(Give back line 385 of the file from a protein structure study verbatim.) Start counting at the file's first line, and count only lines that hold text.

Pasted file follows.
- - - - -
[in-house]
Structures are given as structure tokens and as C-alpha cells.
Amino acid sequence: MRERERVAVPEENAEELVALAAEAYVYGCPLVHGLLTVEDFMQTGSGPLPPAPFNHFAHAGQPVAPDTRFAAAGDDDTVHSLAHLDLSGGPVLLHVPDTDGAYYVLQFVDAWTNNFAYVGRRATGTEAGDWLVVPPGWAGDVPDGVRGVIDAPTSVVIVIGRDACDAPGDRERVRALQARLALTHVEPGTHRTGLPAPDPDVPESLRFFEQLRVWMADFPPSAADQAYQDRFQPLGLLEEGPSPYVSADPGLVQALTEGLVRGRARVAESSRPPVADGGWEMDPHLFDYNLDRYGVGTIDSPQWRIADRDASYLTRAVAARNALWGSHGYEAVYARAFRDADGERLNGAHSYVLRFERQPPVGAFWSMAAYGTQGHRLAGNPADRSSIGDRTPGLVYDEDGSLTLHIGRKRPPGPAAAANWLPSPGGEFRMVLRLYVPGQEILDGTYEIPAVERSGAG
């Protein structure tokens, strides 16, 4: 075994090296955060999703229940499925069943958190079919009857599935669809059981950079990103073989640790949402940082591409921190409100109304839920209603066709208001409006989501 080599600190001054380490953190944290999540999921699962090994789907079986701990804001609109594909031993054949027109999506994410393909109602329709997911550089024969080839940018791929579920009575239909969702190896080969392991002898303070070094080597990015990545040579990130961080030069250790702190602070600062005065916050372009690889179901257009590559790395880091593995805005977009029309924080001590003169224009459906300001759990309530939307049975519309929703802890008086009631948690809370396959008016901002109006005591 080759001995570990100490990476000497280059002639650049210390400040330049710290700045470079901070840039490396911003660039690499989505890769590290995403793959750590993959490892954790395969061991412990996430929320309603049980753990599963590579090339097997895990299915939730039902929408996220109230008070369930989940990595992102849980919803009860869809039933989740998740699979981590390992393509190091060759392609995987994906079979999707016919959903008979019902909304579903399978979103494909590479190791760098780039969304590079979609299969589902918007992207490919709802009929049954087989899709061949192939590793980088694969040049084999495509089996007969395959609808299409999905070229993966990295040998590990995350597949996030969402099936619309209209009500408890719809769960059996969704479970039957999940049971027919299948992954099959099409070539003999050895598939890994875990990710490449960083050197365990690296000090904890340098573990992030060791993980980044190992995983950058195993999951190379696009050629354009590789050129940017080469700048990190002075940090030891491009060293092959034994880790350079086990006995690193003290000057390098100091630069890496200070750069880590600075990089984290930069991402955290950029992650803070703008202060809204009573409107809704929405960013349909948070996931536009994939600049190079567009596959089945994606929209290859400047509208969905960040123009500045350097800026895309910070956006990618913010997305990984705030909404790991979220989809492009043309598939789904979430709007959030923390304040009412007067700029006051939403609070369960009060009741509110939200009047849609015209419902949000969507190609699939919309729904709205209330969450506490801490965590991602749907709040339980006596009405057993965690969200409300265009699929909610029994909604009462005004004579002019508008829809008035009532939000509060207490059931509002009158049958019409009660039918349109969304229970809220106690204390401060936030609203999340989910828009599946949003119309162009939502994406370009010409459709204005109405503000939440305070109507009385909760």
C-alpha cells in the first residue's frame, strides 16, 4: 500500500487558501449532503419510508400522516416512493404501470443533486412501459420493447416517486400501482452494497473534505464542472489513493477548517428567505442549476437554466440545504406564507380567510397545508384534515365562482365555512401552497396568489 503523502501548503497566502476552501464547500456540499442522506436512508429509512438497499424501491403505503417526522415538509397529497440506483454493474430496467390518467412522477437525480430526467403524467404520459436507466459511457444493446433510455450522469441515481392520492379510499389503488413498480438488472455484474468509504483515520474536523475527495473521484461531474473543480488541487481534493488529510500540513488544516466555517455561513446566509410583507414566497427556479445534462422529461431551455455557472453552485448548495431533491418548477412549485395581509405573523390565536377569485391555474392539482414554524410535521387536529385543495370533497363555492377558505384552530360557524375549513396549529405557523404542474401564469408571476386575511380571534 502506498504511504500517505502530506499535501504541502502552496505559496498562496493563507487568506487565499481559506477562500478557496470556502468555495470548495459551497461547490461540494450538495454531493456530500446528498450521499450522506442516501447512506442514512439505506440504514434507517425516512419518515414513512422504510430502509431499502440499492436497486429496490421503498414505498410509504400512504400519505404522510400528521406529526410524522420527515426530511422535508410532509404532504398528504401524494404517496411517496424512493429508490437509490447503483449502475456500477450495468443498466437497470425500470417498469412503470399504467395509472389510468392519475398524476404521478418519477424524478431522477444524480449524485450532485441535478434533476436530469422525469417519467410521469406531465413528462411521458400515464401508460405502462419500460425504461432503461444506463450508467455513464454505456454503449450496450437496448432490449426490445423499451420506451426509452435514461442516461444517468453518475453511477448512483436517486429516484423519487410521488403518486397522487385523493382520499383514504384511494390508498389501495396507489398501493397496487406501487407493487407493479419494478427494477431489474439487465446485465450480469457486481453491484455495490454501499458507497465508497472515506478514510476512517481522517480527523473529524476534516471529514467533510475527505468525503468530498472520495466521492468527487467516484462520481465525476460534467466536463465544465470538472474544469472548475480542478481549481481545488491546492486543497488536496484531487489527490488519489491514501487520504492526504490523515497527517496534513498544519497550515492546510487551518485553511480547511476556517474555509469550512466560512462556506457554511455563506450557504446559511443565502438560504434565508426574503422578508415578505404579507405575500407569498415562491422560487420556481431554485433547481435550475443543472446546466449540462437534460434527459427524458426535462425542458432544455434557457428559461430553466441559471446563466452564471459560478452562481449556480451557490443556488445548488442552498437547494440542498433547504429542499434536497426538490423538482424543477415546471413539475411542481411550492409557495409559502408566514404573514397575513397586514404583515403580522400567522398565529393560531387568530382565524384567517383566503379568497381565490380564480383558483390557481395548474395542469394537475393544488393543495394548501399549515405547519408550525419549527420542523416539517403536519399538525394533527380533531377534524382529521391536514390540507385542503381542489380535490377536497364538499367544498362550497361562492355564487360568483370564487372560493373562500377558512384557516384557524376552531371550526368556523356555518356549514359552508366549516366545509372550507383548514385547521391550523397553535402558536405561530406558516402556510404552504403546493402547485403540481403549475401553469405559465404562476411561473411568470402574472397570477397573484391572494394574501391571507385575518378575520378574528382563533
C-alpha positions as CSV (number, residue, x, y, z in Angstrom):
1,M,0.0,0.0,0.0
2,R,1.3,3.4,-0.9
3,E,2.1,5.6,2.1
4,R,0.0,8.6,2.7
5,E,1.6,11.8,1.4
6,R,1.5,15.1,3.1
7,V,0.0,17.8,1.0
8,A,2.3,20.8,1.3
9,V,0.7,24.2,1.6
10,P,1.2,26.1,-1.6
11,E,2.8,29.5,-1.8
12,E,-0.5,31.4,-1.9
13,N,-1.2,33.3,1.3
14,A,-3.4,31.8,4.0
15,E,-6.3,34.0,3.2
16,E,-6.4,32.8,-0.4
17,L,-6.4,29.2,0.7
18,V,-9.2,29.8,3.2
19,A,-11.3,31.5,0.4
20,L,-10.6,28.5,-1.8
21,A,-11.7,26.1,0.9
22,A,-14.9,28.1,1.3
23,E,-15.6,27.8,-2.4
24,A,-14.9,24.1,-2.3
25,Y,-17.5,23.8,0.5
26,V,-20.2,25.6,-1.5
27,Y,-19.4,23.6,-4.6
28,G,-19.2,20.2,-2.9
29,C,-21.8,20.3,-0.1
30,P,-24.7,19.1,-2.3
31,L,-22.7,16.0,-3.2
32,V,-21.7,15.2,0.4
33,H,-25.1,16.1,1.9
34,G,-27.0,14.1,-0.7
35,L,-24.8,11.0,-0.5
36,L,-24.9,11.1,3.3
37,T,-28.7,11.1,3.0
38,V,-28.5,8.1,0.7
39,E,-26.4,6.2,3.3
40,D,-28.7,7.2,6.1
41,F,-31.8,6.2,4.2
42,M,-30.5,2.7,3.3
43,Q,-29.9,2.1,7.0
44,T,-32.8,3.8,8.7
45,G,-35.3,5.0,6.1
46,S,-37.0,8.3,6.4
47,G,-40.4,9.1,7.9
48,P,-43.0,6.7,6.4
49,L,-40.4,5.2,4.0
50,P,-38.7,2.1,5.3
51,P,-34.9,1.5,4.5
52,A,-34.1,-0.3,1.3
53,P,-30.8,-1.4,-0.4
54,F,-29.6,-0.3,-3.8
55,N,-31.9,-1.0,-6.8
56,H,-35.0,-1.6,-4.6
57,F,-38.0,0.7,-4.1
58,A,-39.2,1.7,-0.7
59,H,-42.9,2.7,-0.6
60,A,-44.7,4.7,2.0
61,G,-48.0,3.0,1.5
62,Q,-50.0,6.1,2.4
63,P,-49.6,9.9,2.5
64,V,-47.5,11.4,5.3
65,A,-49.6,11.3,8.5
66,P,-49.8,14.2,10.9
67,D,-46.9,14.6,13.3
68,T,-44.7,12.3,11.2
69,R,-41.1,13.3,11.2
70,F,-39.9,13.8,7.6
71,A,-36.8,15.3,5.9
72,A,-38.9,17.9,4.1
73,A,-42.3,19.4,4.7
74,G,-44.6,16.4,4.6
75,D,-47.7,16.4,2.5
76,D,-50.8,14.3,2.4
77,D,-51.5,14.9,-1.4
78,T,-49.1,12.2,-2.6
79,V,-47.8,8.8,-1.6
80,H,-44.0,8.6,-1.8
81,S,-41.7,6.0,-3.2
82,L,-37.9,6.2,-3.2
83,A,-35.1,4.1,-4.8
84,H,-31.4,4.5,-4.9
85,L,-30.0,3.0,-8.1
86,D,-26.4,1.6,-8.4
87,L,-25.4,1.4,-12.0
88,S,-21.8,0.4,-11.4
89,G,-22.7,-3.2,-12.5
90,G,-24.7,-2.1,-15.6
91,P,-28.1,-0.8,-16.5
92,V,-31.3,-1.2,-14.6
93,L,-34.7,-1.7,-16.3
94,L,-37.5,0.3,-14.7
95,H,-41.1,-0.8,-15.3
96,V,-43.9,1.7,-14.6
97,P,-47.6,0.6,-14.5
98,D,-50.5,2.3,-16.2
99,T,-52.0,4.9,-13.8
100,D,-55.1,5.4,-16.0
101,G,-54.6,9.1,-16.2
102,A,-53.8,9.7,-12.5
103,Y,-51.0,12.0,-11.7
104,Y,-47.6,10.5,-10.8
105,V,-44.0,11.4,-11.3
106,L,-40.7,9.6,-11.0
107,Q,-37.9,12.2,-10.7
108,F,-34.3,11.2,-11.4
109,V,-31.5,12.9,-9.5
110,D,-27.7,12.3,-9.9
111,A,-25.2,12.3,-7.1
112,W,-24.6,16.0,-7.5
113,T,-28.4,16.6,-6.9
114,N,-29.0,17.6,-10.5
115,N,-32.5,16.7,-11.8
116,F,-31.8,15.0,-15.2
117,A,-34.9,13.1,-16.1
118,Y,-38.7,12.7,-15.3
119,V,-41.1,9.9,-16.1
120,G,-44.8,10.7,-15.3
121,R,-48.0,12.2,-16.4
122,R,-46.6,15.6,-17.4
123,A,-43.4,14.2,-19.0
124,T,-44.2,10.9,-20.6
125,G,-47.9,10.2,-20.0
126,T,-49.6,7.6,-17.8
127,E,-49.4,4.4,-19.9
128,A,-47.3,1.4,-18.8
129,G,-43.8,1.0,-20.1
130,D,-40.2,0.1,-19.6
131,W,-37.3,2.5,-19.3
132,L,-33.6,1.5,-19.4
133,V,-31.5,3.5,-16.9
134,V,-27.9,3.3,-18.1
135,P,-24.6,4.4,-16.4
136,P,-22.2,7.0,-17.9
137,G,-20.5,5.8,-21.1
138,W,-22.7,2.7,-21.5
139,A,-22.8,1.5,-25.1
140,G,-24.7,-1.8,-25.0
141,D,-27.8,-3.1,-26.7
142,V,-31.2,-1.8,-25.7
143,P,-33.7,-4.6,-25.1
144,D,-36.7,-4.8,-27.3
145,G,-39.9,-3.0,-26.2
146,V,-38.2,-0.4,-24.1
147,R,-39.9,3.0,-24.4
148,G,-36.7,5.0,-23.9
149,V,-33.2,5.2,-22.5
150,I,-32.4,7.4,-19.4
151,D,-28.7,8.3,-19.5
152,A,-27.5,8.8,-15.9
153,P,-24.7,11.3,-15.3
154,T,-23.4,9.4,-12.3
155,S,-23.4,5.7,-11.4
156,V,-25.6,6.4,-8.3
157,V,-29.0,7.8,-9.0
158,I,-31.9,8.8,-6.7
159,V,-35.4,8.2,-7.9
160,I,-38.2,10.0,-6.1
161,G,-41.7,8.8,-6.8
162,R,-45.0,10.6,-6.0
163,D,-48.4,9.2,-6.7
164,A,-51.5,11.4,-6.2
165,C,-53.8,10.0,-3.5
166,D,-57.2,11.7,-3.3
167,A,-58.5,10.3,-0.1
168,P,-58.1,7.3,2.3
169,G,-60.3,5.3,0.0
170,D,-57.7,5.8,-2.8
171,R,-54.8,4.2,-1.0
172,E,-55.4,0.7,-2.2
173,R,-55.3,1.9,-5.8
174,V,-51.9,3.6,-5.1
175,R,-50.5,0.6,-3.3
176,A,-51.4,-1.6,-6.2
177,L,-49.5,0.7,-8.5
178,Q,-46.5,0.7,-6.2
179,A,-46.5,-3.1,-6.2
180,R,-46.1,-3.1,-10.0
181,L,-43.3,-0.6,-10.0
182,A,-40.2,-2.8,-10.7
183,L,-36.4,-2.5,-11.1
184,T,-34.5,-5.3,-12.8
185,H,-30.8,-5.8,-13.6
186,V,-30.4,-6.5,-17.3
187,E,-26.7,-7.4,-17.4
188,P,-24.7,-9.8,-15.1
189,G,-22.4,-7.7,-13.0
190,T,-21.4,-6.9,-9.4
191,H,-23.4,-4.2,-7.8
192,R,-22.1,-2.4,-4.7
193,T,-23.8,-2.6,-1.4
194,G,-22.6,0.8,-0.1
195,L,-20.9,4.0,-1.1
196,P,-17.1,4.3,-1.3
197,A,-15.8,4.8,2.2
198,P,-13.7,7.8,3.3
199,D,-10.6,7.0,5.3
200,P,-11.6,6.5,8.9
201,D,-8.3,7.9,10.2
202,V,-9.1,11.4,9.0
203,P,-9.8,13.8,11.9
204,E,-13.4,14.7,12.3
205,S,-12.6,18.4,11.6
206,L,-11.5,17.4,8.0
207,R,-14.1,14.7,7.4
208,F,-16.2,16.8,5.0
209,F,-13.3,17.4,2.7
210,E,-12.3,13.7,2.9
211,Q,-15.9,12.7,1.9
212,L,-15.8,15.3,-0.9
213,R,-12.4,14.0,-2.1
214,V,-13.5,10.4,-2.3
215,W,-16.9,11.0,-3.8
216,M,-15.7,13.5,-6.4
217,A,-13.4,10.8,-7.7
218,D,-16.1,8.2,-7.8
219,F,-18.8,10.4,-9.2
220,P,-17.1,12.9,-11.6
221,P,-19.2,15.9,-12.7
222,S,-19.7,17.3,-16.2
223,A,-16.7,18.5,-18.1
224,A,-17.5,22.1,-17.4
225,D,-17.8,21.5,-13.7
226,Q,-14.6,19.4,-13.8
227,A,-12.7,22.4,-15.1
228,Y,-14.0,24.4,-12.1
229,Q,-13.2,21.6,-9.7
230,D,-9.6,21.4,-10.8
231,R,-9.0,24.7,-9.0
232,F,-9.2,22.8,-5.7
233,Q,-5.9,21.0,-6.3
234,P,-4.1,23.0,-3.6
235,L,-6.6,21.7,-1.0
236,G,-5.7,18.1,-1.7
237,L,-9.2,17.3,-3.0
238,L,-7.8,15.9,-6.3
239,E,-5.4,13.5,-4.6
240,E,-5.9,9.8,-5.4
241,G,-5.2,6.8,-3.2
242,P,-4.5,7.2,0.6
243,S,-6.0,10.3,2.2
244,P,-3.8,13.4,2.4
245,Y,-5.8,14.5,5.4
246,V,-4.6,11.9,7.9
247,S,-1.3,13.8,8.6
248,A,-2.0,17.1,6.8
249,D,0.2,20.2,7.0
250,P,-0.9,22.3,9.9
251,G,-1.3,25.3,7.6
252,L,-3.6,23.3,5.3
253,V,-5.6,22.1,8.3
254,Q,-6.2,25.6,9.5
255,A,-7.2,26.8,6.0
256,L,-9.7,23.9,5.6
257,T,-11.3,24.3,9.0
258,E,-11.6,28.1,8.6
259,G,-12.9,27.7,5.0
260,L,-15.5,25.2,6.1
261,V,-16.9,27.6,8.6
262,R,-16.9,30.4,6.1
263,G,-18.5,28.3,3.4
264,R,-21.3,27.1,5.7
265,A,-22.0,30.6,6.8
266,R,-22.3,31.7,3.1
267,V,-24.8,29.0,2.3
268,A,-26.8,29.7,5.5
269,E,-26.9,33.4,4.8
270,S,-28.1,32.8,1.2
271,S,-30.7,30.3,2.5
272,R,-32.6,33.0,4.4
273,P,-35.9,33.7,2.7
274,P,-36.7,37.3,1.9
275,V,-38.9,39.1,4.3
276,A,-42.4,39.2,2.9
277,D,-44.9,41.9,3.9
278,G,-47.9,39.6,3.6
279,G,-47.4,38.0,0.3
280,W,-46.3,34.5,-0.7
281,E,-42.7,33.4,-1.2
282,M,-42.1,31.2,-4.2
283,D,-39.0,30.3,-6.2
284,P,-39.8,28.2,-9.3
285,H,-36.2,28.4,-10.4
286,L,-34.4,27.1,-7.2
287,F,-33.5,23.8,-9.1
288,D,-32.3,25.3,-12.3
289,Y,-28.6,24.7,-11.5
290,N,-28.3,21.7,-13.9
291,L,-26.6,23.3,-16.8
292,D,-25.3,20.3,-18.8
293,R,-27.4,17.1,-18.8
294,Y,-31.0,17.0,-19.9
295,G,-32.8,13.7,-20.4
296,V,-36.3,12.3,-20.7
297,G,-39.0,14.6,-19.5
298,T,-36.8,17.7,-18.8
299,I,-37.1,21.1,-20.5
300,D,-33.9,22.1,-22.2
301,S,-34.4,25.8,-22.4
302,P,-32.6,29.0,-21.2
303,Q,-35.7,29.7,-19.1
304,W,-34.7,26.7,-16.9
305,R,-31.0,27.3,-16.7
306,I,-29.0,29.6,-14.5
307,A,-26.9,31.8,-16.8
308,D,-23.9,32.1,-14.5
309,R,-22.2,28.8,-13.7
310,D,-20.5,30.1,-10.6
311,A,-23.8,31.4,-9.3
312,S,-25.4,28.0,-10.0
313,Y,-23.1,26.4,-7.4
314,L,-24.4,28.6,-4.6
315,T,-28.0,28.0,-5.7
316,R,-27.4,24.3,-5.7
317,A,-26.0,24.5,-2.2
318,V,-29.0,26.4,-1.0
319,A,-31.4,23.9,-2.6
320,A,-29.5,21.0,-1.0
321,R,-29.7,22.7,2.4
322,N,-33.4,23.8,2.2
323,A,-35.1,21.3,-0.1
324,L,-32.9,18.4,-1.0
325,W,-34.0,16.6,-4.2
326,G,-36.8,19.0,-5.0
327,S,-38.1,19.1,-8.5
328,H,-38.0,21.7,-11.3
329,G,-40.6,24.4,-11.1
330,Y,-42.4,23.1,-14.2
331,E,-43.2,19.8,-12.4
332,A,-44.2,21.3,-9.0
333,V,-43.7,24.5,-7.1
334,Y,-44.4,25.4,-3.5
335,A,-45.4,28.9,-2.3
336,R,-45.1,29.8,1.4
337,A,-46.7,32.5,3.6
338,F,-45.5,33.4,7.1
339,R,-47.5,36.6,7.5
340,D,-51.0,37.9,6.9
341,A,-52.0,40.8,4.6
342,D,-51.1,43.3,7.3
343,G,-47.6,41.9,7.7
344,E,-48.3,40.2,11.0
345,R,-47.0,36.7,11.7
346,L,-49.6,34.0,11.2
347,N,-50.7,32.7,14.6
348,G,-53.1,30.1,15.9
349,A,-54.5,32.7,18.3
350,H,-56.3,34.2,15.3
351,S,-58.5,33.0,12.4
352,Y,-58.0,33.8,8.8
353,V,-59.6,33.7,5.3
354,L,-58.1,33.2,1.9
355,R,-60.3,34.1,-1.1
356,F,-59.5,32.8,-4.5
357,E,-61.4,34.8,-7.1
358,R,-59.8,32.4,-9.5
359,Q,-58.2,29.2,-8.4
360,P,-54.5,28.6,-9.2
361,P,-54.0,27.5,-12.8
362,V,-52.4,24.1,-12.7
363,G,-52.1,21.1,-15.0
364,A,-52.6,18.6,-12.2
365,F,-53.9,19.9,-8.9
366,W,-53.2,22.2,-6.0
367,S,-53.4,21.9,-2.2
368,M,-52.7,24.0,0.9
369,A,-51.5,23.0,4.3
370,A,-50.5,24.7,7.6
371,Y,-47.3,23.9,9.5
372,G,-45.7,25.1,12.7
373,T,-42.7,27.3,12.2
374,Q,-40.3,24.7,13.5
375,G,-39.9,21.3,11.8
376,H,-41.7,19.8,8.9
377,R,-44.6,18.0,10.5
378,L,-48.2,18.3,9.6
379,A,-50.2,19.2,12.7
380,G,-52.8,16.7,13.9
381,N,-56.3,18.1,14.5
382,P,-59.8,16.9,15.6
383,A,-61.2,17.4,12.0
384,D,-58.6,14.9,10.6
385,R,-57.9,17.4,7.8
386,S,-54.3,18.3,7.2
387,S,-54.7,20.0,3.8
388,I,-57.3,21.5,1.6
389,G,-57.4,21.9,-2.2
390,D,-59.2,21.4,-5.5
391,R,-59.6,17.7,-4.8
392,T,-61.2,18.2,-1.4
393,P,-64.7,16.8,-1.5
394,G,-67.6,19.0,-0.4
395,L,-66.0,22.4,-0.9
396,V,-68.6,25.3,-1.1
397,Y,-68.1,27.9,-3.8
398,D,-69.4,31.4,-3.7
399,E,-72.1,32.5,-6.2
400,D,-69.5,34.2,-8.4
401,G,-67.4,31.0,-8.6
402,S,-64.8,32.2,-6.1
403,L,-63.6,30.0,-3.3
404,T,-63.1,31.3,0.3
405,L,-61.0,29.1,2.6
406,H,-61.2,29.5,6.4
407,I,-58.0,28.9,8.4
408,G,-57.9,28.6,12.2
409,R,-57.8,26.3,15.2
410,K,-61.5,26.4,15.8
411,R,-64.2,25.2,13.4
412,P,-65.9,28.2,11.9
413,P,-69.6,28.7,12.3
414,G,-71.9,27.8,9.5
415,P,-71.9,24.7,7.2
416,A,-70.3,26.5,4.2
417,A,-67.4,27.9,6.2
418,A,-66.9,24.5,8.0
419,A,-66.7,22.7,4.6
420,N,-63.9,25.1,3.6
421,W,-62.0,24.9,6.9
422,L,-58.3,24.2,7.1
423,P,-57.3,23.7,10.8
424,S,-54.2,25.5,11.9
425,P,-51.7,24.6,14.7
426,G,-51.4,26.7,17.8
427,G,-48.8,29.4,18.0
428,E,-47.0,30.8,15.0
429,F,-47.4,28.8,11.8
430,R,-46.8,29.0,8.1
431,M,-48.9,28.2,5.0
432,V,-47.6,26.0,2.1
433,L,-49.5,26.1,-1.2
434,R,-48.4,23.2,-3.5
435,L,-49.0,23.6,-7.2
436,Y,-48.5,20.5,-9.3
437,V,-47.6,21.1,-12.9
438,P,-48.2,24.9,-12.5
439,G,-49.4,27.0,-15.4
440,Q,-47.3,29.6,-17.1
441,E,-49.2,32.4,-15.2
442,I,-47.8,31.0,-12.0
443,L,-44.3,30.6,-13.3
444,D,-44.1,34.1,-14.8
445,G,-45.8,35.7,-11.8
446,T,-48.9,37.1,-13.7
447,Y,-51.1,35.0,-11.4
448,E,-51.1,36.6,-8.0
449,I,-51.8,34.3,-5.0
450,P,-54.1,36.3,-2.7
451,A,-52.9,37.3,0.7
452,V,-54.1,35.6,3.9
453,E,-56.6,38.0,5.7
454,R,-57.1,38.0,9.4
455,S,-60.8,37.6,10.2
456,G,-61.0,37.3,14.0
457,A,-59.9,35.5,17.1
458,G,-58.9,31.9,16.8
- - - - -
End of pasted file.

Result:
379,A,-50.2,19.2,12.7